Cancelled denominations of United States currency
A three dollar bill was proposed two times during the 1860s. A design was engraved for a potential $3 United States Note, and a 1865 law called for a $3 National Bank Note, but neither proposal came to fruition.
|$3 note||Not to be confused with fake or privately issued obsolete notes|
There have been several United States coins which were proposed but never adopted. Most of the coins listed below, although never adopted, were produced in limited numbers as patterns.
|Silver center cent
|4.48 g||24.00 mm||Cu (ring)
|reeded||1792||The first and only US bi-metallic coin until the 2000 Library of Congress ten dollar coin.|
|various weights||90% Cu
|various||1850–1851, 1853β, 1884–1885||196 ring cents (originals and restrikes) are known to exist. Examples exist with or without a hole.|
|0.937 g||19.05 mm||96% Al
4% trace metals
|3.84 g||~13.00 mm||90% Cu
|Two and a half cent piece
|unknown||unknown||unknown||unknown||never minted||Proposed in 1916 by US mint director Robert W. Woolley.|
Civil War tokens of this denomination exist.
|10.89 g||28.57 mm||95% Cu
|Platinum half dollar
|Gold ring half dollar
|Gold ring dollar
|Two dollar piece
|unknown||unknown||unknown||unknown||never minted||Proposed but not minted. Some privately struck renditions exist.|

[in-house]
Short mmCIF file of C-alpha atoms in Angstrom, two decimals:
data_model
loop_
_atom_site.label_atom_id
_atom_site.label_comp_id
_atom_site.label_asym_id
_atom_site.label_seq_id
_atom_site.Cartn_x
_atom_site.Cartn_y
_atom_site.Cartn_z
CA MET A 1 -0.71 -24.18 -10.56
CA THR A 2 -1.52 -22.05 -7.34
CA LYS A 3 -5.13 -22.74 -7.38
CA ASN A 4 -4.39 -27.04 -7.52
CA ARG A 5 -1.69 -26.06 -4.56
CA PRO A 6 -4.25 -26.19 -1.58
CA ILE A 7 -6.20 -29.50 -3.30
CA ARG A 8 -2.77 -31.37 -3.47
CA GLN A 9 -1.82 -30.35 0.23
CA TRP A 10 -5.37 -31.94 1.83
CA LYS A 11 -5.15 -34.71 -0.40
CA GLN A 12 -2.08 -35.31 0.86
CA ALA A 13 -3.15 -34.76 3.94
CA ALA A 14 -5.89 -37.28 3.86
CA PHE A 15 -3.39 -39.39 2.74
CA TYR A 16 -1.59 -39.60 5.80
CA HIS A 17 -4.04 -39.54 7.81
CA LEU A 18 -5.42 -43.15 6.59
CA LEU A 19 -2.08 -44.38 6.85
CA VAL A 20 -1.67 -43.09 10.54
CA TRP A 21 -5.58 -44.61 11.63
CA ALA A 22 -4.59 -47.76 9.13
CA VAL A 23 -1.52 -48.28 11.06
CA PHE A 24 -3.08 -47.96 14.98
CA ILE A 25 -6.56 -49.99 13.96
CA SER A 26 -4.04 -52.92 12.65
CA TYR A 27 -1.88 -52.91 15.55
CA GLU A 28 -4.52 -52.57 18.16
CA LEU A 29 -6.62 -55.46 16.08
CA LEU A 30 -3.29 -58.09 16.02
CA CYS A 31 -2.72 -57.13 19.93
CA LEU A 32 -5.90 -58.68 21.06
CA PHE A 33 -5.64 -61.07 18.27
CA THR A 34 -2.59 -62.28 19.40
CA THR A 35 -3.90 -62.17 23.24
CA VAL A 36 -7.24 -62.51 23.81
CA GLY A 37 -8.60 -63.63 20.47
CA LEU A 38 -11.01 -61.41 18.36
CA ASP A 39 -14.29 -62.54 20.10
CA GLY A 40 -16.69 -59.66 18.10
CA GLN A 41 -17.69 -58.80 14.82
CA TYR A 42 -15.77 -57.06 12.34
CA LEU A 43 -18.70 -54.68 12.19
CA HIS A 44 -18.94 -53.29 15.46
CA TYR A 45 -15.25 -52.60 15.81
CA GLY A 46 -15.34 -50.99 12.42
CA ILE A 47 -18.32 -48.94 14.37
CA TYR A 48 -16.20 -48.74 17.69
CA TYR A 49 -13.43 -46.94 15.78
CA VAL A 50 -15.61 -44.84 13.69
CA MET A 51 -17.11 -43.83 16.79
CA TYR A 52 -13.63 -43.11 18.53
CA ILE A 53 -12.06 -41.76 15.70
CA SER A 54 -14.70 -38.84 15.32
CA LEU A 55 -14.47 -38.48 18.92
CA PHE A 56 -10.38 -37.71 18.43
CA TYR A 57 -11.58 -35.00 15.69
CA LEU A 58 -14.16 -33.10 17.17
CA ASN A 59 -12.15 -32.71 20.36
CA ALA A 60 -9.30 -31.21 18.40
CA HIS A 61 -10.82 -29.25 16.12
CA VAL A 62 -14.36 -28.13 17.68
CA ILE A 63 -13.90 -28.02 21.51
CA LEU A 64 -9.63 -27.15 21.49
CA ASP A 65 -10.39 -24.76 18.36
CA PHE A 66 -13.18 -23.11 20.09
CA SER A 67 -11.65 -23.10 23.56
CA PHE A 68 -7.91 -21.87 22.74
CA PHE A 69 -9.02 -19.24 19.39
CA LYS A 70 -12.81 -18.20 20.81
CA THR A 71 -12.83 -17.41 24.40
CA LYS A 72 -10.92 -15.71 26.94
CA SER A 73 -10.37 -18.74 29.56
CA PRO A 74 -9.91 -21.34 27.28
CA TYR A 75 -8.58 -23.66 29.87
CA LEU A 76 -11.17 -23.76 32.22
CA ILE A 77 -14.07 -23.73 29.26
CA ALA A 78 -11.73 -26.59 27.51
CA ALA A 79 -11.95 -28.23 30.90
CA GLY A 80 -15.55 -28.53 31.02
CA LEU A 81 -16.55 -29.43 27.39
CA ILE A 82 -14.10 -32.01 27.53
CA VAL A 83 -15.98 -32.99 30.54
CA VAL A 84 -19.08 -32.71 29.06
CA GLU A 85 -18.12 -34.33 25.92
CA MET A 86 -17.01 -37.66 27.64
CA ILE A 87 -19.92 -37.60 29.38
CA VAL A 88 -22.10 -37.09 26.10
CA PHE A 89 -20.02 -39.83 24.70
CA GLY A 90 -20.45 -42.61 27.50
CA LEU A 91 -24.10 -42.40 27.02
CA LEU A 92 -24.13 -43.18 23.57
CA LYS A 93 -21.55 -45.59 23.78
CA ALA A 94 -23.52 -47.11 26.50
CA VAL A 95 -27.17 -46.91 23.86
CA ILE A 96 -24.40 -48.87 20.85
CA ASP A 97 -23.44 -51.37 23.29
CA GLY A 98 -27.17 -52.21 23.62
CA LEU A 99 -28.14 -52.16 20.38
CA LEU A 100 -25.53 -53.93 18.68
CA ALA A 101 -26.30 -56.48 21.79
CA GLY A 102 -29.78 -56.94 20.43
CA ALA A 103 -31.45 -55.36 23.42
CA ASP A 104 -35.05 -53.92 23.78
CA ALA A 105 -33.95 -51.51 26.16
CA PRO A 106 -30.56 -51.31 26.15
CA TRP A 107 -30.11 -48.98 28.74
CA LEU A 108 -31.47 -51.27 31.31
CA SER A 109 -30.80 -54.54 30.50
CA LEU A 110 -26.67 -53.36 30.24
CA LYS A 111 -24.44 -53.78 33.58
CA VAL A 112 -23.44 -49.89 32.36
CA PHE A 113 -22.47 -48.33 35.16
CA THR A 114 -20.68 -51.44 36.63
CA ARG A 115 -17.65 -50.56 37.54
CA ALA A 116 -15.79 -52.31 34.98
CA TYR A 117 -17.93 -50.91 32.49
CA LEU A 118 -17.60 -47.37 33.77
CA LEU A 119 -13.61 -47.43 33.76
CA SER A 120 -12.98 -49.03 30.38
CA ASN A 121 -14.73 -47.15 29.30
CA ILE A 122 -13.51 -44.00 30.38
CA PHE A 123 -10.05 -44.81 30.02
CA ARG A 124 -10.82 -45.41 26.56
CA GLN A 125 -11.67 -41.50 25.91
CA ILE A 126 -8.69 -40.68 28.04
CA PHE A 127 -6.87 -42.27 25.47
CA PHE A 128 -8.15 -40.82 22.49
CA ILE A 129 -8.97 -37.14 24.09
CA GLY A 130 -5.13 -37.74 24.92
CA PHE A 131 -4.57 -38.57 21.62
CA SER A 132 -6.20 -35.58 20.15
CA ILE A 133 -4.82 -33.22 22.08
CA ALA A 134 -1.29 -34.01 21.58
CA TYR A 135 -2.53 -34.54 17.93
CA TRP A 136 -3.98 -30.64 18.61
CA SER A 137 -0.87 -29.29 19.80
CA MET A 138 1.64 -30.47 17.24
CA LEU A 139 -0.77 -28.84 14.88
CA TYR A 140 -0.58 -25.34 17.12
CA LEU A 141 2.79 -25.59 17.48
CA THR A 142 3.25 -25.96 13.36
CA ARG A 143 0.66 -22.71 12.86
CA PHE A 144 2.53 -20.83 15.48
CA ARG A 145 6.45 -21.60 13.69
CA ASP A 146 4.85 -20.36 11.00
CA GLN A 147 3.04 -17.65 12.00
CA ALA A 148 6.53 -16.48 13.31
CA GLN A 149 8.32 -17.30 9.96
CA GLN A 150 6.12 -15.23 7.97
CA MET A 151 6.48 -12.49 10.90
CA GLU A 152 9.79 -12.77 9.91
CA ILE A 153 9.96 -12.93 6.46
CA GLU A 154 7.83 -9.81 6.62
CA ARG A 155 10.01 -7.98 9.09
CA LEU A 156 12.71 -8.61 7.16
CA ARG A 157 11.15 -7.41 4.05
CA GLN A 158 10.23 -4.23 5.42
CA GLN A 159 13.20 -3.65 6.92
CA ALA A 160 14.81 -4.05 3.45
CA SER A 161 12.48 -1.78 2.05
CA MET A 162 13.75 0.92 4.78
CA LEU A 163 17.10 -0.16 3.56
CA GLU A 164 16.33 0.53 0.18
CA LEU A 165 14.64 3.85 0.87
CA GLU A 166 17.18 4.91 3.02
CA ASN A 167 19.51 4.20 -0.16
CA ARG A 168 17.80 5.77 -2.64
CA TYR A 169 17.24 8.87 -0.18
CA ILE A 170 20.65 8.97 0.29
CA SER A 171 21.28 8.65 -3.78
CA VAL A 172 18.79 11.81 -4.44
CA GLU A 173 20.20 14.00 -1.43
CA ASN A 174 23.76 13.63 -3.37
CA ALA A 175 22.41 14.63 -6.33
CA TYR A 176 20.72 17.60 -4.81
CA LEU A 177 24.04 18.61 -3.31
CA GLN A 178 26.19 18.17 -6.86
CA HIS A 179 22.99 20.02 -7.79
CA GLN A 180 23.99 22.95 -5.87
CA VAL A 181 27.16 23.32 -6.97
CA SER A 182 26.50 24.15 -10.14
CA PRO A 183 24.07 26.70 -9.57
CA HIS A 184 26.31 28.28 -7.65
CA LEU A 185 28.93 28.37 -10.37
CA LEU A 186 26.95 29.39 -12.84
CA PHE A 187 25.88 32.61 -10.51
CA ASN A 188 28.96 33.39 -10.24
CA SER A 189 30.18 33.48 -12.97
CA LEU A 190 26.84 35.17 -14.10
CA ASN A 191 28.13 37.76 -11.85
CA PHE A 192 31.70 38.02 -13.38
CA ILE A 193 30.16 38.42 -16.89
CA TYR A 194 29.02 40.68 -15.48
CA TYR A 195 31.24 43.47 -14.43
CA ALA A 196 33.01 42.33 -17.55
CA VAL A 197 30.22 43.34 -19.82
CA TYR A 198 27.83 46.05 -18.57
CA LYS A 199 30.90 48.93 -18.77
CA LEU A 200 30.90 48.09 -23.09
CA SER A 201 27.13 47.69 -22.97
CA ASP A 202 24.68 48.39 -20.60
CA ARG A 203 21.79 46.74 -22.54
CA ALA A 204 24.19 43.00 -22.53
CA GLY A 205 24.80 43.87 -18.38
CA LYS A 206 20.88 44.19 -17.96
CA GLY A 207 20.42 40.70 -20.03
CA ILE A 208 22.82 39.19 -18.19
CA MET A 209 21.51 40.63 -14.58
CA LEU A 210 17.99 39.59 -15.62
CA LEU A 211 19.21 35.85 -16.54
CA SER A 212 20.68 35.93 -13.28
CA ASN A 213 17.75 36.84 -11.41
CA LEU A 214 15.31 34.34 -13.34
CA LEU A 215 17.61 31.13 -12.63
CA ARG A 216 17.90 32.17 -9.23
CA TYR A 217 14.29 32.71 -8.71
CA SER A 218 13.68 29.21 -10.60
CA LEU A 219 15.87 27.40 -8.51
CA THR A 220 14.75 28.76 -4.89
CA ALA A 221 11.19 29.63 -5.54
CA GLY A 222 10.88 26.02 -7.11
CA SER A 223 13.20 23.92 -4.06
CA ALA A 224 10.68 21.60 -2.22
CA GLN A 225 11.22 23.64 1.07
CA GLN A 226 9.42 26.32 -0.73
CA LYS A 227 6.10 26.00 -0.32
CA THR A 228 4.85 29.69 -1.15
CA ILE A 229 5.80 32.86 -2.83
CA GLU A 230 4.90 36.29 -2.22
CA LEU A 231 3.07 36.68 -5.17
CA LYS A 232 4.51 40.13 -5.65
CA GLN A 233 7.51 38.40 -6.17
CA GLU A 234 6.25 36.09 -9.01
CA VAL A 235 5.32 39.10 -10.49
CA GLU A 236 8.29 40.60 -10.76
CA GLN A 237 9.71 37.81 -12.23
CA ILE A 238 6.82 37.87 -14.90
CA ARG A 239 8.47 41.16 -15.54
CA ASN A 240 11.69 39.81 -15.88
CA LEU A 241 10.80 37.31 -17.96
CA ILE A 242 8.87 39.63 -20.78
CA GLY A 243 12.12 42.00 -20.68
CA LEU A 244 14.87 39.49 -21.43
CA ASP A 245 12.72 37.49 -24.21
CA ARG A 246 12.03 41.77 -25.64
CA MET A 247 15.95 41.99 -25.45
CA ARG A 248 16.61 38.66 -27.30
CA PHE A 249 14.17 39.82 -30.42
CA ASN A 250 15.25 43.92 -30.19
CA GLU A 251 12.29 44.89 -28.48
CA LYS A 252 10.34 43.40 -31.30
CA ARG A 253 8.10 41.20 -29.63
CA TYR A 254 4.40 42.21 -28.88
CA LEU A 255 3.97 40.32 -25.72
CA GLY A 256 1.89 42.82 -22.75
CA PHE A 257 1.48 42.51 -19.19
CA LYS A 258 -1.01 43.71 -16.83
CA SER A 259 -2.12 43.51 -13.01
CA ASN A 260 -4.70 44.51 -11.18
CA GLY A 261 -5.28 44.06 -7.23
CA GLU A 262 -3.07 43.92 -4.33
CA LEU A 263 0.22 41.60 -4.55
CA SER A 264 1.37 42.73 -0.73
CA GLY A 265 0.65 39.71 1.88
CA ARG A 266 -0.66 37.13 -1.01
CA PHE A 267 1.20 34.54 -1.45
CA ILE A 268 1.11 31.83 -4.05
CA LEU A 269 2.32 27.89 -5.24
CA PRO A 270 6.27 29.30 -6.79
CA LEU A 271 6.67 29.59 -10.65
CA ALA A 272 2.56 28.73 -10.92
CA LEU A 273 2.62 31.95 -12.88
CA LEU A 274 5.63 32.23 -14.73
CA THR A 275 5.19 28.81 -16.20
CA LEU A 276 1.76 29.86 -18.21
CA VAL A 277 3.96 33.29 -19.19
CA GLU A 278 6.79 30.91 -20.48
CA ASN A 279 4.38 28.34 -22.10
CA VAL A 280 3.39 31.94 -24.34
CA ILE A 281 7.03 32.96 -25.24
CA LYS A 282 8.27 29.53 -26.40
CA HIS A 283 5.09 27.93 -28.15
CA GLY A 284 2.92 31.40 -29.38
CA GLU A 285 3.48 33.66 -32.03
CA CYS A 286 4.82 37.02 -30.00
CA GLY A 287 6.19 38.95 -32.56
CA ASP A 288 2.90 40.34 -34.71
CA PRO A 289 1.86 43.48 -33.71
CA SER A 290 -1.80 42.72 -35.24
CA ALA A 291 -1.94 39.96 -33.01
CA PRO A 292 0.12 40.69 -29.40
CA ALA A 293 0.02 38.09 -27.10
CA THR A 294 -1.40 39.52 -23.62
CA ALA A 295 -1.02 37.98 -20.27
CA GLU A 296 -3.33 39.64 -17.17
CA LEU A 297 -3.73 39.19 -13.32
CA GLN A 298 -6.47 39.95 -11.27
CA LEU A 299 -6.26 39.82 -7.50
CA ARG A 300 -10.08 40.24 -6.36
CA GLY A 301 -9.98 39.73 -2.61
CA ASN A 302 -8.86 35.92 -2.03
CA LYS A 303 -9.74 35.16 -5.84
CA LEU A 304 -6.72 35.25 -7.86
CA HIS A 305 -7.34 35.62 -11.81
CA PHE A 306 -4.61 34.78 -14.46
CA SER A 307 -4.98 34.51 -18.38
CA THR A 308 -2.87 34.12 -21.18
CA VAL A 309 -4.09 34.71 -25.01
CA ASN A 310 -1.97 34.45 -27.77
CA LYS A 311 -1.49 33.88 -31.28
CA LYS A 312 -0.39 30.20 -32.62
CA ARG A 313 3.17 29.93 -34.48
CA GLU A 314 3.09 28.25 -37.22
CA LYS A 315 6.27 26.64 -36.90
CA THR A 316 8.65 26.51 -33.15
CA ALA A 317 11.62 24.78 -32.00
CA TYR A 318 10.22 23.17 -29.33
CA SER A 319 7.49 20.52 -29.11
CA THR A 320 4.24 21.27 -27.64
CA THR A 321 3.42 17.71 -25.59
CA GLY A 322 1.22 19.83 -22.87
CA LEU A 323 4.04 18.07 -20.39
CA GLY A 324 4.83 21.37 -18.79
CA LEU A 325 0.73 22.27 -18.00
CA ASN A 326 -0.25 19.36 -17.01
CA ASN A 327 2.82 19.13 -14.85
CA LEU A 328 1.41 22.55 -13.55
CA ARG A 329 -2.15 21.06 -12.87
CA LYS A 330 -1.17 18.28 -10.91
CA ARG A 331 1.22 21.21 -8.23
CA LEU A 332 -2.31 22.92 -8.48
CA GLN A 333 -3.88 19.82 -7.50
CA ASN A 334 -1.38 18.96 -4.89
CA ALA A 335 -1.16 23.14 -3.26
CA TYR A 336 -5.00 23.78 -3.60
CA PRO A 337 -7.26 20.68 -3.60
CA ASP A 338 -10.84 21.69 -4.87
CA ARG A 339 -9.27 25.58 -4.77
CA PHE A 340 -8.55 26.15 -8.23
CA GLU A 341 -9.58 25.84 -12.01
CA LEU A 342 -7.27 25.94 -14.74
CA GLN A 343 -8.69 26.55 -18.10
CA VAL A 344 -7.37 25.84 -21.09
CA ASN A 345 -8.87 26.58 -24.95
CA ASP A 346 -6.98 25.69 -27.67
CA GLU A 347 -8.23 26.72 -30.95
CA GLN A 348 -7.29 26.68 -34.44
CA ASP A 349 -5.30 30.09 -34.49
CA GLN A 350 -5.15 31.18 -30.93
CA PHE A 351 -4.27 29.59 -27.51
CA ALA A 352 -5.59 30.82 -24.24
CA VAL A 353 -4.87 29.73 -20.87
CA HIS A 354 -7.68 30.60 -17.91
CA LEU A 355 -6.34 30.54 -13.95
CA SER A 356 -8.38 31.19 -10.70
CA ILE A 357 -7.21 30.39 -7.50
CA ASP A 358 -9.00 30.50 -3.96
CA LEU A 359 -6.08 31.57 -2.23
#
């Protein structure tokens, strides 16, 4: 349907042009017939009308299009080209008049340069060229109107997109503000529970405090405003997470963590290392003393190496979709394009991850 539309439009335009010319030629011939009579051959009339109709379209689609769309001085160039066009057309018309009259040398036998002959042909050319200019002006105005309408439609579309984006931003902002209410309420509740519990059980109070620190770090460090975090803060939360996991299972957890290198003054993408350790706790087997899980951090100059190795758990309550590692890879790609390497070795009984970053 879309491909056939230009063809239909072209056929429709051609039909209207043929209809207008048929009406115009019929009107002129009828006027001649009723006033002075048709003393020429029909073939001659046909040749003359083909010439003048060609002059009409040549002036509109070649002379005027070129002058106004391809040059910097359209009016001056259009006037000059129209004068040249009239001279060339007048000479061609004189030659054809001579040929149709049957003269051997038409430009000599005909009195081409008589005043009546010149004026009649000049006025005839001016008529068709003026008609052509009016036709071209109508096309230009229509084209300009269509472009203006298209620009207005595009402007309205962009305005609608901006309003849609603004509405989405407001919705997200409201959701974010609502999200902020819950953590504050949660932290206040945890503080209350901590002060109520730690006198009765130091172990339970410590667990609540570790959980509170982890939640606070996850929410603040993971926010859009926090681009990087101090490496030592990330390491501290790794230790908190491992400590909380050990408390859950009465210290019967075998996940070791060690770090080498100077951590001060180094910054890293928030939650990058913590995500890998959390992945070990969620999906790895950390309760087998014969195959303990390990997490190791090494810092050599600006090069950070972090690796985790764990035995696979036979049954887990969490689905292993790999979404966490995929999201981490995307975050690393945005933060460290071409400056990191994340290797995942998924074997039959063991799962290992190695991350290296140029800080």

|7.00 g||22 mm||6.00g Au
|83.58 g||50.80 mm||90% Au
|reeded||1877||Commemorative coins of this denomination were issued in 1915.
Several bullion coins are produced in this denomination.
|unknown||never minted||Cancelled before any patterns could be minted (fantasy coin shown).
Some commemorative and bullion coins are minted in this denomination.
- ^α Pattern coins for the ring cent were struck in various metals, including copper, aluminum, and nickel, as well as billon.
- ^β 1853 ring cents are restrikes dated 1850, although they can be distinguished from the original 1850 cents in that they use a different reverse design.
- ^γ Although circulation strikes of the Half Union were to be 90% gold 10% copper, only two of the twenty known pattern coins were struck with this composition. The other 18 were struck in 100% copper, although some were later plated with gold by the mint.
- "1792-1856". uspatterns.stores.yahoo.net. Retrieved 2019-03-24.
- "Mint proposed 2.5-cent piece in 1916". Coin World. Retrieved 2019-03-22.
- "J1724/P1934". uspatterns.com. Retrieved 2019-06-25.
- "J1742/P1954". uspatterns.com. Retrieved 2019-06-25.
- "PCGS Certifies Unique Pattern 1814 Platinum Half Dollar, Gives New ID Number". PCGS. Retrieved 2019-06-25.
- "J135/P162". uspatterns.com. Retrieved 2019-06-25.
- "J115/P130". uspatterns.com. Retrieved 2019-06-25.
- "J136/P163". uspatterns.com. Retrieved 2019-06-25.
- "Dr. Sol Taylor: Our Odd-Denomination Coins". Retrieved 22 March 2019.
- "Coin Designs by Daniel Carr. 1987-2001 Apollo Astronaut dollar, two dollar bi-metallic circulating coins". Retrieved 23 March 2019.
- "Fifty Dollar". uspatterns.stores.yahoo.net. Retrieved 2019-03-27.
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